It is clear from our figures that our preference was towards the MSLD flap as 67% (20/30) of our cases were managed using this flap. This is because the MSLD flap is relatively more robust, reliable and easier in harvesting when compared to the TDAP flap. On the other hand, the TDAP flap was reserved as a second option when the MSLD flap is an over indication as in small outer half partial breast defects. The ICAP flap was used in lower medial defects which couldn’t be reached by the MSLD flap. The width of the muscle strip included in the MSLD flap in our technique ranged from 4–5 cm. This allowed us to reliably include the anterior descending branch of the thoracodorsal artery and its muscular perforators. Also, by limiting the width of the muscle cuff, the transverse branch of the thoracodorsal artery and the main thoracodorsal nerve may be left in situ. However, we had to ligate the transverse branch to add more length to the TD pedicle in a few patients.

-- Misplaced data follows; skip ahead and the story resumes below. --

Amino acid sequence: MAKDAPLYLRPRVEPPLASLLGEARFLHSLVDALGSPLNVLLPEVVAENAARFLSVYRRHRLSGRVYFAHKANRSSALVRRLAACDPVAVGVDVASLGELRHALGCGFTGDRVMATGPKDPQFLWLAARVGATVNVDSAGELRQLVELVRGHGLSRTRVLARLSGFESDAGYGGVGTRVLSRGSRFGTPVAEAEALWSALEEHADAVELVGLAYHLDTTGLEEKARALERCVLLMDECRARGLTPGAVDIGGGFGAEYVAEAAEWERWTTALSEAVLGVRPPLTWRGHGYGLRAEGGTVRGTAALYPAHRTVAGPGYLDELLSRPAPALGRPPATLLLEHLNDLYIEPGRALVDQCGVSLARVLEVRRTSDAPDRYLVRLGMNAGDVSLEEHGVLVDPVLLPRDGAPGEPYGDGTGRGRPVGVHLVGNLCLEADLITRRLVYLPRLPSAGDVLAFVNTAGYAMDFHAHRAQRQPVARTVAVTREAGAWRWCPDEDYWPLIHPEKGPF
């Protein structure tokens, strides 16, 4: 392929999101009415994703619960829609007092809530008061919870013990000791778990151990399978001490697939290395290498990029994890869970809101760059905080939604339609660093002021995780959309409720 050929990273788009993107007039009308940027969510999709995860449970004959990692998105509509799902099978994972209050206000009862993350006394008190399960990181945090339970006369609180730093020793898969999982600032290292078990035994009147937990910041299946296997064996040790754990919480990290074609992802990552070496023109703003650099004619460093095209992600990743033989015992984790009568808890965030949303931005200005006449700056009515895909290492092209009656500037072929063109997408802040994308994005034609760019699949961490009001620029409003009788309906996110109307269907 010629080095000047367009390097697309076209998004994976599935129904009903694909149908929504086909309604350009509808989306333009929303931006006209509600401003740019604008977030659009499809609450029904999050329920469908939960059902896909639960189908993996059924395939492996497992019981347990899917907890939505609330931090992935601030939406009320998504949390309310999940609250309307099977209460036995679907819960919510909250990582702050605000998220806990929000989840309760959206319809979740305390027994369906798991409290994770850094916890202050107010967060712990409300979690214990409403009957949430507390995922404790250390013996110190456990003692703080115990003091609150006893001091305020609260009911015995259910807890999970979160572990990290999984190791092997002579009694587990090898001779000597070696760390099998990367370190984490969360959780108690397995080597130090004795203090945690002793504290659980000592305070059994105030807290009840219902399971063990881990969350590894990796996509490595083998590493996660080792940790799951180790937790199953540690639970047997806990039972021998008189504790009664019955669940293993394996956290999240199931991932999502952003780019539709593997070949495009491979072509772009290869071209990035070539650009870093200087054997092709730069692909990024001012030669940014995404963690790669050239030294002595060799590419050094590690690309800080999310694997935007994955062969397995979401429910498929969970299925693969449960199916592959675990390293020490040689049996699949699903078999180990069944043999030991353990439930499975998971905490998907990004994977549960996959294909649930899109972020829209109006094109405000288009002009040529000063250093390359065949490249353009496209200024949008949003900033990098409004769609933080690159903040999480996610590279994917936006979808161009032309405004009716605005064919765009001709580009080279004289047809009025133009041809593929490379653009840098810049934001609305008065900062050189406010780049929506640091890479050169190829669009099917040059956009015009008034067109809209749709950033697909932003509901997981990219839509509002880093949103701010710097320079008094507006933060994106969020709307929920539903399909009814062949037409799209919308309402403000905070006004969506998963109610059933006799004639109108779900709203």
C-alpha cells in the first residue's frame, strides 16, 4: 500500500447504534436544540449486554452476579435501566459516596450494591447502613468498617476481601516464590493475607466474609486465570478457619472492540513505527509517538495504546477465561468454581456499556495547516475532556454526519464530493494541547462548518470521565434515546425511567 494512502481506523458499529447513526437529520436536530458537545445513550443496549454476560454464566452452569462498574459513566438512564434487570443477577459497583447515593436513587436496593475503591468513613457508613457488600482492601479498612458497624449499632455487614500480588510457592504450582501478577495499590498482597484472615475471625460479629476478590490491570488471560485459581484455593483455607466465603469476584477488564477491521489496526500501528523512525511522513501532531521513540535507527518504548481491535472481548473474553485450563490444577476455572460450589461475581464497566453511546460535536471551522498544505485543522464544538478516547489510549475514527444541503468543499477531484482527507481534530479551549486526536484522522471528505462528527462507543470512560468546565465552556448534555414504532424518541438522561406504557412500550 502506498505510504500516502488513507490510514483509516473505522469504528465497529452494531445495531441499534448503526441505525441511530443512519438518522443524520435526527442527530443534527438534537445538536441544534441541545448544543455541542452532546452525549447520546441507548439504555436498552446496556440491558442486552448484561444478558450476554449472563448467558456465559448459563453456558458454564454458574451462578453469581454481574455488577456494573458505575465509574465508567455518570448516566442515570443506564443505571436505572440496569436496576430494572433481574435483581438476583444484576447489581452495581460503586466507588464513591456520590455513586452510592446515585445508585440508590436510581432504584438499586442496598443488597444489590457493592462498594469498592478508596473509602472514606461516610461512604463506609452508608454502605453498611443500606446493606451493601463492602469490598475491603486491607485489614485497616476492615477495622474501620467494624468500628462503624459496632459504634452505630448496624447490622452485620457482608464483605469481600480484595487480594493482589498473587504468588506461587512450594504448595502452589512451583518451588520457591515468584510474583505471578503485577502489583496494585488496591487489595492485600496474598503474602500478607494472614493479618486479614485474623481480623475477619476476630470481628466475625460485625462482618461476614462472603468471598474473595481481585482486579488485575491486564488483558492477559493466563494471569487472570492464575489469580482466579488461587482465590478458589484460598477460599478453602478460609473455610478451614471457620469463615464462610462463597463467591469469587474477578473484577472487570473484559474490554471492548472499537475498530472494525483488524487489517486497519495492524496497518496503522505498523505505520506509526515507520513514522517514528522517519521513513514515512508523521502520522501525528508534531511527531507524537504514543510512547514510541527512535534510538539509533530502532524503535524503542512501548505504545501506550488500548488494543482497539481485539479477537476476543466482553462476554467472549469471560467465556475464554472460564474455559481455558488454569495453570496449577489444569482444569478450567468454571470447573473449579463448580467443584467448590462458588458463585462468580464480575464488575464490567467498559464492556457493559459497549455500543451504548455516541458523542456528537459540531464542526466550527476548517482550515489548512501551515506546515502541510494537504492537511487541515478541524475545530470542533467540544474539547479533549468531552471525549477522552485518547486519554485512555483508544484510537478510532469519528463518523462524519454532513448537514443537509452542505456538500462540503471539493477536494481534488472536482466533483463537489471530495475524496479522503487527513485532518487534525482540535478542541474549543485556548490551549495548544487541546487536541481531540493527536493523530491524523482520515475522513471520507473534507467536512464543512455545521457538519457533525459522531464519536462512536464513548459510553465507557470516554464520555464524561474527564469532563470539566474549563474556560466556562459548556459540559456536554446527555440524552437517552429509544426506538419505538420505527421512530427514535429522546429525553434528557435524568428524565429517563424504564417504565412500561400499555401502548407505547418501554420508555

Since the introduction of MSLD flaps for total or partial breast reconstruction in mastectomy patients, using a partial strip of the LD muscle with the flap that contains a descending branch of the thoracodorsal vessels, donor-site morbidity has decreased significantly (16). In all our cases, the donor site scar was aesthetically placed in the bra strap line. Moreover, we have found that creating a tunnel from the donor site to the breast approximately at 4 O’clock position to inset the flap, allows preservation of the natural lateral breast borders with no disruption of the axillary silhouette. The likelihood of seroma formation with these flaps is very low when compared with full-width latissimus dorsi flap harvest (17). To prevent postoperative seroma formation, skin-flap fixation to the underlying structures with absorbable suture (quilting) and the use of fibrin sealant glue is recommended (18). In our study, despite not using this technique, we had no patients with post-operative donor site seroma. Also, we didn’t experience any differences in donor site morbidity between MSLD and TDAP flaps. On one hand, this is due to less undermining and dissection which characterizes this flap procedure and on the other hand due to suturing the remaining edges of the remaining muscle with continuous suture after harvesting the flap which is a characteristic feature of our technique. We believe this step reduces any possible oozing from the muscle edges which consequently contributes to less incidence of post-operative donor site seroma. Although in this cohort we haven’t formally evaluated or assessed the difference in strength or range of motion between operated and non-operated side as it is beyond the remit of this study, there was no reported cases of shoulder muscle power deficit during the clinical follow-up or in the questionnaire survey.